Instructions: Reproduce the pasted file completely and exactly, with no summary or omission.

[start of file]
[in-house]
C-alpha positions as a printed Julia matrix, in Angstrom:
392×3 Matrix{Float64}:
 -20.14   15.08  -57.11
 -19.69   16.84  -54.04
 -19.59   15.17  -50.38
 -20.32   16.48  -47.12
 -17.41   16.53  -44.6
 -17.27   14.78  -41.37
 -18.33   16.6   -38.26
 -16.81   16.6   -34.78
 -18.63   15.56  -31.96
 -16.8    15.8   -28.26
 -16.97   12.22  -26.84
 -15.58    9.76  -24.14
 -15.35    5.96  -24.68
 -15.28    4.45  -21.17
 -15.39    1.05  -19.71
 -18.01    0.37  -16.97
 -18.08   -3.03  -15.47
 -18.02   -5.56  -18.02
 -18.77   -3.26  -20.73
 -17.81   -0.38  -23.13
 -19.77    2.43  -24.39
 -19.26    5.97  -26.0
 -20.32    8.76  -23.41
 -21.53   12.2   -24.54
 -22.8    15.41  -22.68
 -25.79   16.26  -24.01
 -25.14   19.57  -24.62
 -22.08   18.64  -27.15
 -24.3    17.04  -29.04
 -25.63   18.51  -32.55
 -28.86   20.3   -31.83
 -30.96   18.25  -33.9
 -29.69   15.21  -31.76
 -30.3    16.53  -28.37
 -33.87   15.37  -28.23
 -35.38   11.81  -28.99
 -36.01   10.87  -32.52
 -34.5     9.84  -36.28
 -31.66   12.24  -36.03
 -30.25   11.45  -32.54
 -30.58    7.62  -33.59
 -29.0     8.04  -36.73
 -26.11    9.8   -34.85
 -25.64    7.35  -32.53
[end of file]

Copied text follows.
[in-house]
C-alpha positions as a printed Julia matrix, in Angstrom:
392×3 Matrix{Float64}:
 -20.14   15.08  -57.11
 -19.69   16.84  -54.04
 -19.59   15.17  -50.38
 -20.32   16.48  -47.12
 -17.41   16.53  -44.6
 -17.27   14.78  -41.37
 -18.33   16.6   -38.26
 -16.81   16.6   -34.78
 -18.63   15.56  -31.96
 -16.8    15.8   -28.26
 -16.97   12.22  -26.84
 -15.58    9.76  -24.14
 -15.35    5.96  -24.68
 -15.28    4.45  -21.17
 -15.39    1.05  -19.71
 -18.01    0.37  -16.97
 -18.08   -3.03  -15.47
 -18.02   -5.56  -18.02
 -18.77   -3.26  -20.73
 -17.81   -0.38  -23.13
 -19.77    2.43  -24.39
 -19.26    5.97  -26.0
 -20.32    8.76  -23.41
 -21.53   12.2   -24.54
 -22.8    15.41  -22.68
 -25.79   16.26  -24.01
 -25.14   19.57  -24.62
 -22.08   18.64  -27.15
 -24.3    17.04  -29.04
 -25.63   18.51  -32.55
 -28.86   20.3   -31.83
 -30.96   18.25  -33.9
 -29.69   15.21  -31.76
 -30.3    16.53  -28.37
 -33.87   15.37  -28.23
 -35.38   11.81  -28.99
 -36.01   10.87  -32.52
 -34.5     9.84  -36.28
 -31.66   12.24  -36.03
 -30.25   11.45  -32.54
 -30.58    7.62  -33.59
 -29.0     8.04  -36.73
 -26.11    9.8   -34.85
 -25.64    7.35  -32.53